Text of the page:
Earlier theory of UK detective now overtaken by circumstances after positive identification of the Thai woman and murder victim
This is despite the fact that a retired detective, who had worked on the case suggested, before Lamduan was positively identified as the Lady of the Hills, that the murder victim may have been a Thai bride. He believed she may may have been murdered by her UK husband. This was, of course, speculation before Lamduan was identified as the murder victim. Since the woman has now been positively identified by the UK police as Lamduan Seekanya, they are now in a position to make more definite judgments in this active case. The current direction of the investigation is to establish a clearer and fuller picture of Lamduan’s life at the point when she went missing and leading up to it.
Lamduan’s son visited his grandparents in Udon Thani in 2016 seeking out his mother prior to his marriage. He told Lamduan’s parents that his father had told him that his mother had returned to Thailand to marry another man.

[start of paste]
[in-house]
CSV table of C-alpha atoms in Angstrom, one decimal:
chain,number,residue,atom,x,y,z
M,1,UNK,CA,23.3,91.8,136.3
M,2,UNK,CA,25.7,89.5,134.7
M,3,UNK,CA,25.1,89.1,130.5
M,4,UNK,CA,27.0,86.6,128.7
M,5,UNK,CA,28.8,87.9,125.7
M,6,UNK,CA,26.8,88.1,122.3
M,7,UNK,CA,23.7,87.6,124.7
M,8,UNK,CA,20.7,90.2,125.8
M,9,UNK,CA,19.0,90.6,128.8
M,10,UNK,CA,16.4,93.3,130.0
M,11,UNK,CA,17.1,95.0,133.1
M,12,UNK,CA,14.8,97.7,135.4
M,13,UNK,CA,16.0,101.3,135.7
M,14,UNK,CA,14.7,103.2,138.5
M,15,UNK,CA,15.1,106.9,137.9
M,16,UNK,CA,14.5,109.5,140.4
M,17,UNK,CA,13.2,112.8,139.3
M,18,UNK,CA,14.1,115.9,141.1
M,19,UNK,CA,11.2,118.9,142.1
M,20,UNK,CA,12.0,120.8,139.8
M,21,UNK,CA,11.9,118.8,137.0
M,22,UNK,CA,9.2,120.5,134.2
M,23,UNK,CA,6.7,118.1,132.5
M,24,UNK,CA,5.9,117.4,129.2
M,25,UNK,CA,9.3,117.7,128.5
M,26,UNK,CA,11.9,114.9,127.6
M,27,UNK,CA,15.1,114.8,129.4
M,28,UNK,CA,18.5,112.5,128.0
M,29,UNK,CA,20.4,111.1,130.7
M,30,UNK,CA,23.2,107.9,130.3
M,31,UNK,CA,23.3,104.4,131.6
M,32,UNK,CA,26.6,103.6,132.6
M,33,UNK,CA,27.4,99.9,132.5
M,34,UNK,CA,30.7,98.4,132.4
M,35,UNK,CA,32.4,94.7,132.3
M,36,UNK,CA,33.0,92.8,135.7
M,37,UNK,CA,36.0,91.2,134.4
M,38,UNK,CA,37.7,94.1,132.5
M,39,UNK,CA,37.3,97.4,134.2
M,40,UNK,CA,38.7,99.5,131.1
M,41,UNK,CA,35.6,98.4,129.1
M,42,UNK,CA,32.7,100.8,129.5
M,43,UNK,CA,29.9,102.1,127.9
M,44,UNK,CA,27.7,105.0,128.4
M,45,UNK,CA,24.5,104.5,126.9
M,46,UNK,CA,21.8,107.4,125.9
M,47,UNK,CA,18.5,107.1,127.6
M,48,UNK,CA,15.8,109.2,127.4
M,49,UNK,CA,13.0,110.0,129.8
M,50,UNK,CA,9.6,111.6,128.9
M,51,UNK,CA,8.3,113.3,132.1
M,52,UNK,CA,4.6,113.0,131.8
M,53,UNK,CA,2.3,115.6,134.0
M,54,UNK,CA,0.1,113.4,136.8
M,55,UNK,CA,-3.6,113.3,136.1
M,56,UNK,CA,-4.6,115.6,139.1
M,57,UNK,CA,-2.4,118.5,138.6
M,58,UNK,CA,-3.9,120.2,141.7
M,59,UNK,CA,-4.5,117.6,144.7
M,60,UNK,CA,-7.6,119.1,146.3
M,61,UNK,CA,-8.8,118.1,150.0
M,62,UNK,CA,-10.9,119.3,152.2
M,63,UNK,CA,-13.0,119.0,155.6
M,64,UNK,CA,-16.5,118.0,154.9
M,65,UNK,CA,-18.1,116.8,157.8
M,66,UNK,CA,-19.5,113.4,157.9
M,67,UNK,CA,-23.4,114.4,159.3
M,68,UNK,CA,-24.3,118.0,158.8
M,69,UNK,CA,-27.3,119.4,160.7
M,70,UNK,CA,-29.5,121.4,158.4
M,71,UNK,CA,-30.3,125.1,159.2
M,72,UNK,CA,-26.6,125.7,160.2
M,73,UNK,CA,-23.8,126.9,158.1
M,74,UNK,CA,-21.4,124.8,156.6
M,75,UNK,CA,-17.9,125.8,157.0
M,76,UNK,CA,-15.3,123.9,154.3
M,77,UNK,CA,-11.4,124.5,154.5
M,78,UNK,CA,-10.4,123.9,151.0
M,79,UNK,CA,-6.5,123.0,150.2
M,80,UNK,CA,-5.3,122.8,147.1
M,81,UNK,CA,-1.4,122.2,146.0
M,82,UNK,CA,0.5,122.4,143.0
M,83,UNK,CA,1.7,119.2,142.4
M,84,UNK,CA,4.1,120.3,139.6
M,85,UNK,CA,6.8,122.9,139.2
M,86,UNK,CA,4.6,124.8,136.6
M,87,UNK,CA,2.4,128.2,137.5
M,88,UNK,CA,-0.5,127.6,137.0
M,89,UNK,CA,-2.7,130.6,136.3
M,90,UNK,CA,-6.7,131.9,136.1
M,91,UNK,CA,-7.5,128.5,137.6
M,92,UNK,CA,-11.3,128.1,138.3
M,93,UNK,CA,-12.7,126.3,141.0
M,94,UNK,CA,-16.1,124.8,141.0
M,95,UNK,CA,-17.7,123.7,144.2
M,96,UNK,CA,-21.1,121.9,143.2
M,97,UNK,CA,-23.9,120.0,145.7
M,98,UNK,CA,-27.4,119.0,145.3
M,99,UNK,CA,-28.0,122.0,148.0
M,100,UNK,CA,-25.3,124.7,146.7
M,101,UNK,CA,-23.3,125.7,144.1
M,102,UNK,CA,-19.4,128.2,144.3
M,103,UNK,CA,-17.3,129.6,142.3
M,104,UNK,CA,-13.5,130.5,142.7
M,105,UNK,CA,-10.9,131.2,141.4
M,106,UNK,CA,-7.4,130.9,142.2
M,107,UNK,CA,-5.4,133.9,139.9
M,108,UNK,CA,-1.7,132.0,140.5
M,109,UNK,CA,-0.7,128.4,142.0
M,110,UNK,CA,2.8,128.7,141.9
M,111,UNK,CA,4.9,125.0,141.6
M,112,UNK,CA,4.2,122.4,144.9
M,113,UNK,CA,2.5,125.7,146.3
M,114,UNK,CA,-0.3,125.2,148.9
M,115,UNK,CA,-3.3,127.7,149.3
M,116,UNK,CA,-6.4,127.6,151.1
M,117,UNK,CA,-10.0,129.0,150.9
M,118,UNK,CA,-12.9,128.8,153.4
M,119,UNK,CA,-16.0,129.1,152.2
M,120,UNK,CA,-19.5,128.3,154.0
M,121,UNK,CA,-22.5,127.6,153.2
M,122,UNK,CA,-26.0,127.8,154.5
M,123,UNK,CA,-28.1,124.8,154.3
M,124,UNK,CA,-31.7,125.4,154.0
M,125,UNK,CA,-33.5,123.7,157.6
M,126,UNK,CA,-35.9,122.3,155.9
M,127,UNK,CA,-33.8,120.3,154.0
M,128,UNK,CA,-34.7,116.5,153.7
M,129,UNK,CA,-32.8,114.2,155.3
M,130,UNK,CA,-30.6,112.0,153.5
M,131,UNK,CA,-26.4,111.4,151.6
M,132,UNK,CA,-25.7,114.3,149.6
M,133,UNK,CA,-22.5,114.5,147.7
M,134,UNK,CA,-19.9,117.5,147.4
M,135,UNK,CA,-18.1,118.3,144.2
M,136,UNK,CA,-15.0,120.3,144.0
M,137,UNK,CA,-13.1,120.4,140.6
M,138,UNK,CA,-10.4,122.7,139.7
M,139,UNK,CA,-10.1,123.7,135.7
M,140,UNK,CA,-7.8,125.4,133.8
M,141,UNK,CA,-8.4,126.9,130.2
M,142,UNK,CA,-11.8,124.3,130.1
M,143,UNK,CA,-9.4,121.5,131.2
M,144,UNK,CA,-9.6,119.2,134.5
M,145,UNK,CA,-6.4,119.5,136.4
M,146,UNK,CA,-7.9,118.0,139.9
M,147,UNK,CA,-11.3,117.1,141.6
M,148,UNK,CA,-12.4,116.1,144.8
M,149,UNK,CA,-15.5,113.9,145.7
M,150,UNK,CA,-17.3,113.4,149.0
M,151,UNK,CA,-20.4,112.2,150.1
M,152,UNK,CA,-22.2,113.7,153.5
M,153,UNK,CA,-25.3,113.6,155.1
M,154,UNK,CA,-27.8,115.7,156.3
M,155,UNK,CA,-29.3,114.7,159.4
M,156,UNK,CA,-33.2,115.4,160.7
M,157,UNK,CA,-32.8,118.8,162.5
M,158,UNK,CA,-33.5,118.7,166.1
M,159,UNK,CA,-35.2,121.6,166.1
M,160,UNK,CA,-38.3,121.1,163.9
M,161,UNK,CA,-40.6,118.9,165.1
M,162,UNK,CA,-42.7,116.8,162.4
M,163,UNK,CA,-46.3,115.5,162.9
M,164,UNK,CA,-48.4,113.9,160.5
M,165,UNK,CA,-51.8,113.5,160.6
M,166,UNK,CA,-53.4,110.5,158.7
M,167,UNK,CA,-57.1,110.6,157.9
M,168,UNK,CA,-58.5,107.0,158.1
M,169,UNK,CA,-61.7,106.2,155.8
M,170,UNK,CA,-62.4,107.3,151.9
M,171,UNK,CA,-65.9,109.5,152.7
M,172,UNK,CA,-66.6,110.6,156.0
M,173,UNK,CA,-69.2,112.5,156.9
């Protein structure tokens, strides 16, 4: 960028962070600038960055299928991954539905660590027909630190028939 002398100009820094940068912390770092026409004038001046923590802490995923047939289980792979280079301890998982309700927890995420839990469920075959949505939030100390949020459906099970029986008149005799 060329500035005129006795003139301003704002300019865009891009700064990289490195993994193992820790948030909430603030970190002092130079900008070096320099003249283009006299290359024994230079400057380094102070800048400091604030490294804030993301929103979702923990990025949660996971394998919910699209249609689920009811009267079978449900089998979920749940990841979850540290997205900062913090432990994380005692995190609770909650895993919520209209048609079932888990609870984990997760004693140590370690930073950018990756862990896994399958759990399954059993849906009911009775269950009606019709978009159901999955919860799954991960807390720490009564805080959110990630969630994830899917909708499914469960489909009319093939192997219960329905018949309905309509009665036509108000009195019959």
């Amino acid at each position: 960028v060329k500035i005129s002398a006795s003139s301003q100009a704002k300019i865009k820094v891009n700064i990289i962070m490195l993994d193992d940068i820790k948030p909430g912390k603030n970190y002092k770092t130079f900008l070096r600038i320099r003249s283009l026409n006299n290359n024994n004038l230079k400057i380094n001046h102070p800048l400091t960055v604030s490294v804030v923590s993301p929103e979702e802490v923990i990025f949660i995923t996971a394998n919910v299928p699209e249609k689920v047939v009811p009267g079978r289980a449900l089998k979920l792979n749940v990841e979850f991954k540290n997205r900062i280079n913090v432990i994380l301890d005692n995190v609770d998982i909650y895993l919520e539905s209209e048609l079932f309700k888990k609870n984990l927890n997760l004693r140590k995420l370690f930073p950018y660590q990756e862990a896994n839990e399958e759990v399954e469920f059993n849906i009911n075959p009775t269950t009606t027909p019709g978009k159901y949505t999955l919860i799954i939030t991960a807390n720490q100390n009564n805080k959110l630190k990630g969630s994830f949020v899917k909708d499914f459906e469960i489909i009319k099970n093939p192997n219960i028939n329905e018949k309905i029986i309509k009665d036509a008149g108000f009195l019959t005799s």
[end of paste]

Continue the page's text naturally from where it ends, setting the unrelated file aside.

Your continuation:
Poignant fact that the Thai woman and wife was still wearing her gold marriage band when found in 2004 half clothed near a hill stream
Lamduan met her UK husband in northern Thailand where he used to work as an English teacher. The couple appeared to have a happy marriage for many years and had three children. They were married in 1991. It is poignant that when her half dressed body was found without shoes, she as still wearing her wedding band made from high quality gold In Thailand.
Older Thai woman told her to go back and talk with her UK husband about their problems
The older Thai woman, to whom Lamduan came to for advice, could only tell her to go back and talk things over with her husband. Sue Mayne remembers that she came back to tell her that her husband had found work in Yorkshire and the family were moving away. It has been reported that the family moved to Rugby in Warwickshire. It appears they shortly moved on again to Mr Armitage’s family home in the Cumbrian village of Burton-in-Kendal. The UK Thai woman heard no more from Lamduan until the latest tragic news surfaced
UK police issue public appeal for any information on the Thai woman in the UK and her life up to her demise in 2004 however mundane